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Publication numberUS6271191 B1
Publication typeGrant
Application numberUS 09/345,227
Publication dateAug 7, 2001
Filing dateJun 30, 1999
Priority dateJun 30, 1999
Fee statusPaid
Also published asCA2312219A1, CA2312219C
Publication number09345227, 345227, US 6271191 B1, US 6271191B1, US-B1-6271191, US6271191 B1, US6271191B1
InventorsCharles O. Kerobo, Richard J. Holland, Michael C. Welch, Suzanne M. Gessner, Sonia J. Patterson
Original AssigneeBasf Corporation
Export CitationBiBTeX, EndNote, RefMan
External Links: USPTO, USPTO Assignment, Espacenet
Hard surface cleaner containing anionic surfactant
US 6271191 B1
Abstract
There is provided a hard surface cleaning composition comprising:
(a) a water soluble organic solvent;
(b) an anionic surfactant which comprises the reaction product of maleic acid, fumaric acid, itaconic acid, or a mixture thereof and at least one selected poly(oxyalkylated) polyol or epoxy-capped poly(oxyalkylated) polyol in the presence of a peroxy-type free radical initiator to form a carboxylic group containing addition product,; and
(c) a third component comprising a chelating agent or a nonionic surfactant selected from the group consisting of alcohol alkoxylates, alcohol block alkoxylates, polyoxyethylene polyoxypropylene block surfactants, and mixtures thereof.
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Claims(18)
What is claimed is:
1. A hard surface cleaning composition comprising:
(a) a water soluble organic solvent;
(b) an anionic surfactant which comprises the reaction product of maleic acid, fumaric acid, itaconic acid, or a mixture thereof and at least one selected poly(oxyalkylated) polyol or epoxy-capped poly(oxyalkylated) polyol in the presence of a peroxy-type free radical initiator to form a carboxylic group containing addition product, wherein the reaction product is neutralized with a sufficient amount of a neutralizing agent to convert at least a major portion of carboxylic groups in the reaction product to salt groups; and
(c) a third component comprising a chelating agent or a nonionic surfactant selected from the group consisting of alcohol alkoxylates, alcohol block alkoxylates, polyoxyethylene polyoxypropylene block surfactants, and mixtures thereof.
2. The composition of claim 1, wherein the water-soluble organic solvent is ethylene glycol monobutyl ether, ethylene glycol monopropyl ether, propylene glycol n-propyl ether, propylene glycol monobutyl ether, dipropylene glycol methyl ether, 2-(2-butoxyethoxy) ethanol and mixtures thereof.
3. The composition of claim 1, wherein the poly(oxyalkylated) polyol is an alcohol-initiated block copolymer of ethylene oxide and propylene oxide.
4. The composition of claim 3, wherein the poly(oxyalkylated) polyol has the structural formula
R—(po)x—(eo)y—(po)z—OH
wherein R is the alkyl residue of an alcohol containing 6 to 18 carbon atoms, po is propylene oxide, eo is ethylene
oxide, x is from 1 to 5, y is from 8 to 20, and z is from 5 to 40.
5. The composition of claim 4, wherein x is about 3, y is from 10 to 20, and z is from 8 to 30.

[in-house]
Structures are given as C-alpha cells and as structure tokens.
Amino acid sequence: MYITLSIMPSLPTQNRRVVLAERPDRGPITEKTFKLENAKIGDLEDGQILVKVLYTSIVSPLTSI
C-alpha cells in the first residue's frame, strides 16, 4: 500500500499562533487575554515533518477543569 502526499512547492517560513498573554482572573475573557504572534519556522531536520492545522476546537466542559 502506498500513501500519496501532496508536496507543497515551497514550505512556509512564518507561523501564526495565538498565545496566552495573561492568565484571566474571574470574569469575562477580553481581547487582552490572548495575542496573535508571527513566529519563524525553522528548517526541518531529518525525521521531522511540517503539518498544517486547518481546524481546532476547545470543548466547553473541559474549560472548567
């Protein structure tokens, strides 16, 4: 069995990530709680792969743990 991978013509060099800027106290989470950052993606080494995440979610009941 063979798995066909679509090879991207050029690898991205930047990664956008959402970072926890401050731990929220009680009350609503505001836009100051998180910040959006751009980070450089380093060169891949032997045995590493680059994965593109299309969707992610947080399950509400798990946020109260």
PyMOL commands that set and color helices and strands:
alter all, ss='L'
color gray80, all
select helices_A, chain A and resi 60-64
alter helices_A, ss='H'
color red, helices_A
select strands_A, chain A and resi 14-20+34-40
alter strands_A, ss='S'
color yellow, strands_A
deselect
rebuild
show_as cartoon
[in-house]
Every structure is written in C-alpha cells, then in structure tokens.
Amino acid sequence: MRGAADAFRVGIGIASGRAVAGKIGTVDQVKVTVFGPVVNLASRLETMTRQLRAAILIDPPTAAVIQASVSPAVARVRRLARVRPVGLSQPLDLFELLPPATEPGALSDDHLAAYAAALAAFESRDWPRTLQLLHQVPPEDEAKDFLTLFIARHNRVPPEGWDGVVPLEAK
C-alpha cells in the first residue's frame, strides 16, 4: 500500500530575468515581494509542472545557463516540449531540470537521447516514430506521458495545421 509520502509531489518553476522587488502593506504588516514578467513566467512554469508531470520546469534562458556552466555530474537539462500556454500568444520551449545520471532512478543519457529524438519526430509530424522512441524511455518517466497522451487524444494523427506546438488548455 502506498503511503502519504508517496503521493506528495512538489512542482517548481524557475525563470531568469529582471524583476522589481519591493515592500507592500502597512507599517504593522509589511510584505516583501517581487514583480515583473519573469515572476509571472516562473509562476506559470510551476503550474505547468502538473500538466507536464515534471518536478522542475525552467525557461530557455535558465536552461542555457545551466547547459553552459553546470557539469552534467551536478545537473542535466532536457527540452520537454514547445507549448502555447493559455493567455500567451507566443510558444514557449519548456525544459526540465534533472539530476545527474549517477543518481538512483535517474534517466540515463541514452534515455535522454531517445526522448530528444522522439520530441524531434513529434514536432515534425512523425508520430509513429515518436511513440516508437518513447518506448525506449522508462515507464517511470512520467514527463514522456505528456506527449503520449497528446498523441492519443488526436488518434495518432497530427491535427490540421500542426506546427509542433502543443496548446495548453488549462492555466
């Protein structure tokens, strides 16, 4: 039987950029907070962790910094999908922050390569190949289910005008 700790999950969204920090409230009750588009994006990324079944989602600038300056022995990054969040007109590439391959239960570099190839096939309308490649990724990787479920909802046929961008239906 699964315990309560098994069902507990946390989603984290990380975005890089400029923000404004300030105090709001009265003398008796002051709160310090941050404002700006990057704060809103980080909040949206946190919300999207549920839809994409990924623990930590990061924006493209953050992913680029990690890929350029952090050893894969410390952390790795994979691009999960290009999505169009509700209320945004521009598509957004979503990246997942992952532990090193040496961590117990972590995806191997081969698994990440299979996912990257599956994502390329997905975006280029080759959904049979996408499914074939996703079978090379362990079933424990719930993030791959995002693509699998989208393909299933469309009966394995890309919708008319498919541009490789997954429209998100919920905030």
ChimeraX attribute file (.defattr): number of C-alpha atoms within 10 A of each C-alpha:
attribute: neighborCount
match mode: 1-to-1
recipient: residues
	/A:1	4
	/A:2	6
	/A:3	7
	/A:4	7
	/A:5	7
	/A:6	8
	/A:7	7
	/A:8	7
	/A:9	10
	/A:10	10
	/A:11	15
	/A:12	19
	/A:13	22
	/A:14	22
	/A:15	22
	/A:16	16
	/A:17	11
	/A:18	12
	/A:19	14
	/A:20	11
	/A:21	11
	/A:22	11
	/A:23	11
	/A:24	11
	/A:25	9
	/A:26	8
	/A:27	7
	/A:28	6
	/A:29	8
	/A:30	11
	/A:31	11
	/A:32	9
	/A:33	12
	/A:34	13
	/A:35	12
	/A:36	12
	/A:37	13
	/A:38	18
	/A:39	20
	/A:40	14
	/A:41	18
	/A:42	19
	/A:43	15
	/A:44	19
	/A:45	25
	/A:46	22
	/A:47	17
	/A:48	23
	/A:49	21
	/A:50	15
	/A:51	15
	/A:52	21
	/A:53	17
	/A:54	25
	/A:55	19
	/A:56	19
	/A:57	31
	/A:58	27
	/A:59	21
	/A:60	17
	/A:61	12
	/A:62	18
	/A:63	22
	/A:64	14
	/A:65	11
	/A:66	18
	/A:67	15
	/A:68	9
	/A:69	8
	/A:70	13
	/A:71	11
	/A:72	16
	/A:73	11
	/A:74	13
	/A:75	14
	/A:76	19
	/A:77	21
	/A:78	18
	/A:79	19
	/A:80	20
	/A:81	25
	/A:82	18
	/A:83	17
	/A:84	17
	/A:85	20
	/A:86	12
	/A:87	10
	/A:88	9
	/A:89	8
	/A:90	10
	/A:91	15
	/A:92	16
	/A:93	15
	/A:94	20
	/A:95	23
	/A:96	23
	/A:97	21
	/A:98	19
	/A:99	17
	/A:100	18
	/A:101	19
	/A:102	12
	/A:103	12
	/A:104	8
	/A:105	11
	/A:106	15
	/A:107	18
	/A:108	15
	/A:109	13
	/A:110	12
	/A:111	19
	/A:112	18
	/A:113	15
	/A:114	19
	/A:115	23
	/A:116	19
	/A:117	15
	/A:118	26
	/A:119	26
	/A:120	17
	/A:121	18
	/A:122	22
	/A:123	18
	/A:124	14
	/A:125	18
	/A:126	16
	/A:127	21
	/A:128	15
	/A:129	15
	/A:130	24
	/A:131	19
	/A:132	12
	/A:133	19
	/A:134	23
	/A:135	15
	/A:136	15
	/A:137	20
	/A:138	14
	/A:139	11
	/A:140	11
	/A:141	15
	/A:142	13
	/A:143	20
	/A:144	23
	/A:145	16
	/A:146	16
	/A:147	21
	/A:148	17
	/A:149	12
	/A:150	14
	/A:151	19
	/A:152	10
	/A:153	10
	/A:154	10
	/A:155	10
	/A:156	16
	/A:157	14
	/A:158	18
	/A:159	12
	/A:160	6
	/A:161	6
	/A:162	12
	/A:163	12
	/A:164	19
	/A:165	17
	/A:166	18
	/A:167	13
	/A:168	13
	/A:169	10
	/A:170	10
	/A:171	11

6. The composition of claim 5, wherein x is about 3, y is about 14, z is about 17, and R is an alkyl group having from 6 to 10 carbon atoms.
7. The composition of claim 1, wherein component (c) comprises a chelating agent selected from the group consisting of ethylene diamine tetracetic acid, salts thereof, and mixtures thereof.
8. The composition of claim 1, wherein component (c) comprises a chelating agent selected from the group consisting of methyl glycine diacetic acid, salts thereof, and mixtures thereof.
9. The composition of claim 1, wherein component (c) comprises a nonionic surfactant selected from the group consisting of
(a) block alkoxylate of general structure
R—(oxide1)a—OR′
(b) diblock alkoxylate of general structure
R—(oxide1)a—(oxide2)b—OR′
(c) triblock alcohol alkoxylate of general structure
R—(oxide1)a—(oxide2)b—(oxide3)c—OR′
and mixtures thereof,
wherein R is an alkyl or aralkyl group containing 6 to 24 carbon atoms; a, b, and c are each from about 1 to about 35; R′ is hydrogen, an alkyl group with 1 to 18 carbon atoms, a hydroxyalkyl group, or a mixture thereof; and where oxidel, oxide2, and oxide3 each represent at least one alkylene oxide selected from the group consisting of ethylene oxide, propylene oxide, butylene oxide, and mixtures thereof, with the proviso that the relative alkylene oxide composition of oxide2 differs from that of oxide1 and oxide3.
10. The composition of claim 1, wherein component (c) is a nonionic surfactant selected from the group consisting of a polyoxyethylene polyoxypropylene block surfactant of general structure
R—(eo)a—(po)b—(eo)c—R′
a polyoxyethylene polyoxypropylene block surfactant of general structure
R—(po)a—(eo)b—(po)c—(eo)d—(po)e—R′
and mixtures thereof,
wherein a, b, c, d, and e each represent the number of ethylene oxide or propylene oxide units in each of the blocks; R and R′ are independently H, C1-18 alkyl, hydroxyalkyl, or mixtures thereof; and the number average molecular weight of the surfactant is from about 1800 to about 6000.
11. The composition of claim 9 where the nonionic surfactant has the general structure
R—(oxide1)a—OH
wherein R is an alkyl group containing 6 to 18 carbon atoms, a is from 3 to 30, and oxidel is selected from the group consisting of ethylene oxide, propylene oxide, butylene oxide, and mixtures thereof.
12. The composition of claim 11, wherein oxidel is a mixture of ethylene oxide and propylene oxide, wherein oxidel is more than 50 mole percent ethylene oxide.